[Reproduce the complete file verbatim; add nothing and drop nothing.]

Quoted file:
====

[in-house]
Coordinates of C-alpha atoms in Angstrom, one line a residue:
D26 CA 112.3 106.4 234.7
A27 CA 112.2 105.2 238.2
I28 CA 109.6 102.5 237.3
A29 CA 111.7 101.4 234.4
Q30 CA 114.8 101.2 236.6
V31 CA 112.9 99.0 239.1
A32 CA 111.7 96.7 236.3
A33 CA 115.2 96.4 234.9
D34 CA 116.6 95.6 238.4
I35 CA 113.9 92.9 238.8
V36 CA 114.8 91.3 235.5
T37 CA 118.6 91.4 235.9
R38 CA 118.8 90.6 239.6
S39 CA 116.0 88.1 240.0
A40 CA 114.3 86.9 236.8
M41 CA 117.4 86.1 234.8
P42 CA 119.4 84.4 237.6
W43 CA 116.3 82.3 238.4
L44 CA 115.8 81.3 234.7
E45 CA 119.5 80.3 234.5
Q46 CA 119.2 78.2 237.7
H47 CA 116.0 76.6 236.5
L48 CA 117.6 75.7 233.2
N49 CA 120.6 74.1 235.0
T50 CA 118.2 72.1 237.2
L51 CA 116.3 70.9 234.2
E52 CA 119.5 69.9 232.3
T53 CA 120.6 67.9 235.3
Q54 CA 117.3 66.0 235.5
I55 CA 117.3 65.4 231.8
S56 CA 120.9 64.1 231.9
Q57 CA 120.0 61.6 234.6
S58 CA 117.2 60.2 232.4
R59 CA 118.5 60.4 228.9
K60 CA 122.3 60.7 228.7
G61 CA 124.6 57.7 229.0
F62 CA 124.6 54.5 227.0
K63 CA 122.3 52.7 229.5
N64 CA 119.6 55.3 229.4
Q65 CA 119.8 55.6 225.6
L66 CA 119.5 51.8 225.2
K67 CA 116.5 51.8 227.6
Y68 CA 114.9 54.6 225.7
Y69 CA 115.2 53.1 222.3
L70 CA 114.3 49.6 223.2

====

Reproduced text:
[in-house]
Coordinates of C-alpha atoms in Angstrom, one line a residue:
D26 CA 112.3 106.4 234.7
A27 CA 112.2 105.2 238.2
I28 CA 109.6 102.5 237.3
A29 CA 111.7 101.4 234.4
Q30 CA 114.8 101.2 236.6
V31 CA 112.9 99.0 239.1
A32 CA 111.7 96.7 236.3
A33 CA 115.2 96.4 234.9
D34 CA 116.6 95.6 238.4
I35 CA 113.9 92.9 238.8
V36 CA 114.8 91.3 235.5
T37 CA 118.6 91.4 235.9
R38 CA 118.8 90.6 239.6
S39 CA 116.0 88.1 240.0
A40 CA 114.3 86.9 236.8
M41 CA 117.4 86.1 234.8
P42 CA 119.4 84.4 237.6
W43 CA 116.3 82.3 238.4
L44 CA 115.8 81.3 234.7
E45 CA 119.5 80.3 234.5
Q46 CA 119.2 78.2 237.7
H47 CA 116.0 76.6 236.5
L48 CA 117.6 75.7 233.2
N49 CA 120.6 74.1 235.0
T50 CA 118.2 72.1 237.2
L51 CA 116.3 70.9 234.2
E52 CA 119.5 69.9 232.3
T53 CA 120.6 67.9 235.3
Q54 CA 117.3 66.0 235.5
I55 CA 117.3 65.4 231.8
S56 CA 120.9 64.1 231.9
Q57 CA 120.0 61.6 234.6
S58 CA 117.2 60.2 232.4
R59 CA 118.5 60.4 228.9
K60 CA 122.3 60.7 228.7
G61 CA 124.6 57.7 229.0
F62 CA 124.6 54.5 227.0
K63 CA 122.3 52.7 229.5
N64 CA 119.6 55.3 229.4
Q65 CA 119.8 55.6 225.6
L66 CA 119.5 51.8 225.2
K67 CA 116.5 51.8 227.6
Y68 CA 114.9 54.6 225.7
Y69 CA 115.2 53.1 222.3
L70 CA 114.3 49.6 223.2